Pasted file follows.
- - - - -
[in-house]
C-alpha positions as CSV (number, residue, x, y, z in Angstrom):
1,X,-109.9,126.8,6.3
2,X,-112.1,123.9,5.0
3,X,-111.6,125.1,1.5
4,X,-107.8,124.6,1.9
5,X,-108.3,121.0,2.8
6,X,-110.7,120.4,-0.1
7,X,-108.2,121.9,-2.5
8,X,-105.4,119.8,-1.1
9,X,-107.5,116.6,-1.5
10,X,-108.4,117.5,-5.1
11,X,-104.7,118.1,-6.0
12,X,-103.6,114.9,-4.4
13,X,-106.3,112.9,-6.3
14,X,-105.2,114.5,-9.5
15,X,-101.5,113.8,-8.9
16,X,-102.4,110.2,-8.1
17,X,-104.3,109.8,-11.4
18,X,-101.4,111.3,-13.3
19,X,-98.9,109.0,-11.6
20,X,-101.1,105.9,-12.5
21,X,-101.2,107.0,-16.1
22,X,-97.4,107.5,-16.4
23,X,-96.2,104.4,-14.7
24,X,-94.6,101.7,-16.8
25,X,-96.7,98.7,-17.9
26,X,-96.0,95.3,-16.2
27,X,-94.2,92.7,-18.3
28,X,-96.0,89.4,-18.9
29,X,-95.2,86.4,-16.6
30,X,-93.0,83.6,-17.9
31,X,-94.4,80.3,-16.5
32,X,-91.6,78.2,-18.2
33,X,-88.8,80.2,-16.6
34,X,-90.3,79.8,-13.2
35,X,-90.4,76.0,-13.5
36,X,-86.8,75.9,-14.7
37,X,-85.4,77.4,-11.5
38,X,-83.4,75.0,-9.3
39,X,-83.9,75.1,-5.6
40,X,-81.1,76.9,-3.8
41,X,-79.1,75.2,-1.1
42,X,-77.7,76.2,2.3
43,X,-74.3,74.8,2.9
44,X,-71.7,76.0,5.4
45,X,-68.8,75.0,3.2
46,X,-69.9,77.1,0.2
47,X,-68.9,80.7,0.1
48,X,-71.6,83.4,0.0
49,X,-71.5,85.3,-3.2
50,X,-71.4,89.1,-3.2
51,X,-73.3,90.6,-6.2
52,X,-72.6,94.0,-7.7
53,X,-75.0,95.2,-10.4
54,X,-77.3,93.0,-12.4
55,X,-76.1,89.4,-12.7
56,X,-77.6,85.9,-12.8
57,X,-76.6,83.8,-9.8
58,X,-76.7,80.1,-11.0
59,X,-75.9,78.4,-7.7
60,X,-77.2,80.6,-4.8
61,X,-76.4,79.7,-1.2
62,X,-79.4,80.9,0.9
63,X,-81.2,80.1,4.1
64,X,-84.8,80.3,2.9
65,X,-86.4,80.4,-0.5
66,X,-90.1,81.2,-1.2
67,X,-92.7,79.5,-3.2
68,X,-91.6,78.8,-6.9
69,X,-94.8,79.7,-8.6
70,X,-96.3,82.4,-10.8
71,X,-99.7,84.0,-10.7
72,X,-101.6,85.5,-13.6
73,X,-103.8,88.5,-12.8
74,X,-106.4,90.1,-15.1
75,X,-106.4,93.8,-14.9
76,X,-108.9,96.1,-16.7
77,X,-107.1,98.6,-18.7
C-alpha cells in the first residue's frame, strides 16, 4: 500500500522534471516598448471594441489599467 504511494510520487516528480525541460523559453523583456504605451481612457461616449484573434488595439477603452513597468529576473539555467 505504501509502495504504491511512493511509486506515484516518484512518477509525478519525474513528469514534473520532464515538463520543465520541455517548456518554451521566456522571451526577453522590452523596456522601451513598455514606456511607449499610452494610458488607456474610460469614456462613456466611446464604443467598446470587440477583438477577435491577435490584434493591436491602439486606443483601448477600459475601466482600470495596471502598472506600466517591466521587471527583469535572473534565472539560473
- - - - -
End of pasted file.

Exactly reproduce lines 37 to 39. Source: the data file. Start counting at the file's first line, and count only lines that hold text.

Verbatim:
35,X,-90.4,76.0,-13.5
36,X,-86.8,75.9,-14.7
37,X,-85.4,77.4,-11.5